Top Reasons (Not) to Get a Dog

As I was walking out of the pool complex this afternoon, I overheard a mom talking to her child about all the reasons not to get a dog. “First of all, they are messy. They pee and poop alot. They bark and make alot of noise. And we have to walk them every day….”  I smiled to myself as I walked away. This certainly brought back memories of when my own kids tried go convince me we should get a dog.
Should I have interrupted this mom’s lecture and told her how ridiculous those excuses sound to a  child? I should know. I probably used the same rationale way back when. First of all, does she seriously think a child is going to consider cleaning up messes his or her duty? Obviously, that is more on the shoulders of the parent. Even when you think your children are old enough to assume responsibility,  don’t believe for an instant that they will do it.
What about the barking and such? Why would a  child care? As long as there is a dog to snuggle with, why does it matter if it barks at others? Again, it is up to the parent to train the dog.
Lastly, there are the economics of dog ownership: medications, check ups, food, kennels- all these add up but, again,  are not of concern to the kids so I am glad the mom did not bring those up.
I can picture this mom a year or so from now, having been unable to  convince the  children that dogs are not good pets, and being worn down by constant pleas to get a dog- feeling guilted into agreeing because the kids know how to manipulate her emotions. At the same time, I am sure she will  come to appreciate how wonderful it is to have a dog who follows her around the house, is excited when  she walks in the door, relies on her for walks or treats and gives her unconditional love. Sometimes that is just what a busy mom needs to remind her that she is the center of the world to someone, maybe just not her kids.

While composing this post, I had fun exploring old family photos of our new pets. The excitement and joy that each one brought to the family, made all the other hassles of pet ownership worth it.

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How could I say no to this face? Look how happy it made her. No more mommy guilt.

 

Welcoming a new member to the family…  familydog0951

guinea3469  Of course, I didn’t agree to get a dog for years. I thought guinea pigs would be easier to deal with (see Guinea Pig Years) .

 

 

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After a few years, one dog was no longer enough and we agreed to adopt a second one. Again, notice the smiles and happy faces.

mom3017    This is where the unconditional love part comes in , and how I envision the mom at the pool in a few years.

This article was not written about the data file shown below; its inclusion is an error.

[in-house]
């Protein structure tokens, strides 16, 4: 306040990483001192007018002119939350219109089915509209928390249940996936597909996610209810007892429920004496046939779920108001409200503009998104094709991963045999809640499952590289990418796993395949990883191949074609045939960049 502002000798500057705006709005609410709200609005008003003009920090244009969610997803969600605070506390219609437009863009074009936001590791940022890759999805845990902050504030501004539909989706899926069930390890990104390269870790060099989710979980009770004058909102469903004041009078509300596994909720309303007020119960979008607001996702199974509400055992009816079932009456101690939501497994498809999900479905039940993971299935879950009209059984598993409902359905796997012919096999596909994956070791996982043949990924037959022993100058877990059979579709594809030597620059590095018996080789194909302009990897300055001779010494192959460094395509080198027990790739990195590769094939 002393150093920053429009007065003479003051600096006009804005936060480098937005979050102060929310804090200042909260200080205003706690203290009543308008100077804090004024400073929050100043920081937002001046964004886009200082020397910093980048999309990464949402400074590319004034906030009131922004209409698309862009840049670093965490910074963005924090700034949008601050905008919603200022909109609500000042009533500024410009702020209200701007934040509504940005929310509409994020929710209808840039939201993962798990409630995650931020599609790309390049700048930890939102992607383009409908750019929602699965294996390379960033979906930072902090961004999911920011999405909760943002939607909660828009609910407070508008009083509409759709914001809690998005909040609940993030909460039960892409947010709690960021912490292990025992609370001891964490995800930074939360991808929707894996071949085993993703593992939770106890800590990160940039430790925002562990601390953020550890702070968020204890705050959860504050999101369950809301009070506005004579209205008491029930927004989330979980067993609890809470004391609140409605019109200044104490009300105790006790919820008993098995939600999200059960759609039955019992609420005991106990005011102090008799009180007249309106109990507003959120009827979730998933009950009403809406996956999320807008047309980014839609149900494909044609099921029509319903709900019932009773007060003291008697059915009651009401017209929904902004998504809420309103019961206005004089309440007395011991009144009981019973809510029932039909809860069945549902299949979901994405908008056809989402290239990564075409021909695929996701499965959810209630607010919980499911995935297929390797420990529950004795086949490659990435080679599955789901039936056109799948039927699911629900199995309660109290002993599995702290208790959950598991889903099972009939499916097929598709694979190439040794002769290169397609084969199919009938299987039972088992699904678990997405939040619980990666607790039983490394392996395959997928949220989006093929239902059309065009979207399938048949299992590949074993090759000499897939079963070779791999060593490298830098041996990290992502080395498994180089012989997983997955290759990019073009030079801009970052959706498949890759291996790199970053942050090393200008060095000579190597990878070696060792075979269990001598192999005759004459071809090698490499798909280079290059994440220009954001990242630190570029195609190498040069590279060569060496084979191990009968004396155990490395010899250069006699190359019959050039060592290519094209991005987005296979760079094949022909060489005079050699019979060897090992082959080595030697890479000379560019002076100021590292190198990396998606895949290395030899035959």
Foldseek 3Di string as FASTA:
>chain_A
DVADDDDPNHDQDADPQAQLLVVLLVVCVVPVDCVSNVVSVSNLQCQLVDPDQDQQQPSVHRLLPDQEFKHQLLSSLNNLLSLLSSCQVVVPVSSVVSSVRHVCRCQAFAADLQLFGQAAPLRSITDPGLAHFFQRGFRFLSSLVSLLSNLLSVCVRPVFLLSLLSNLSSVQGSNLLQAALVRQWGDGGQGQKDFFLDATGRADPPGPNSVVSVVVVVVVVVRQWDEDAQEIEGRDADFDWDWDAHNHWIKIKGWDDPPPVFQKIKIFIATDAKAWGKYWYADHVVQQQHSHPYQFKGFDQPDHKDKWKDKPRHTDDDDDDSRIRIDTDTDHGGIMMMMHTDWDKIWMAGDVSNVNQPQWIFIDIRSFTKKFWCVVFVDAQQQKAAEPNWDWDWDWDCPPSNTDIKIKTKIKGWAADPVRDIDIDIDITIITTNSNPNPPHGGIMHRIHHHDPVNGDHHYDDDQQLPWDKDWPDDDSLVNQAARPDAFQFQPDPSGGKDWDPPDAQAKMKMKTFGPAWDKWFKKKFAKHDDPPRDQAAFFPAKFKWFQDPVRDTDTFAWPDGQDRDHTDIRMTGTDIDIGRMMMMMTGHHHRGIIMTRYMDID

As a final word of advice to her, I would warn her that once you let pets into your home, you never know how many more you will get. Fortunately, by this age, my kids are fully able and willing to assume the responsibilities.

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Daughterly Advice

Last week I got a phone call from my father. He had recently installed an electric fence to keep his dog from running out onto the golf course. Even though they had followed the training protocol by posting flags around the property for a time before turning on the power, Buster had already been shocked twice when chasing squirrels. Dad was very distressed because now the dog did not like to go outside. We would never dream of shocking our children to teach them lessons (maybe we would like to, but we know it would be wrong) so why do we train our dogs this way?

The main reason is because children can understand concepts of danger- getting lost, or hit by a car if they stray into the road. Dogs need to learn about danger differently. It may sound cruel to let them get shocked for crossing a boundary, but it is better than letting them get injured. Most dogs will learn quickly from this experience and then will be perfectly fine staying in their yard. My father is one of the kindest people I know.  I could tell from his voice that he really felt terrible that Buster had gotten shocked, as if it was a horrible life-altering experience.  I knew Dad needed coaxing more than his dog did.

I tried to give him calm support and reassurance. My own dogs have been trained, with only a few corrections. They still love chasing squirrels in the yard, but they know when to stop. I have peace of mind in knowing I don’t have to walk outside with them in the rain or snow. I told my father to stick with the training, persuading him that it probably wouldn’t happen more than a couple of times; Buster is very intelligent. I also suggested that my father bring out treats for his dog and feed them to him in the yard. This could erase his negative association of being outside and Dad could use the treats to call his dog back from the flagged area as part of the training.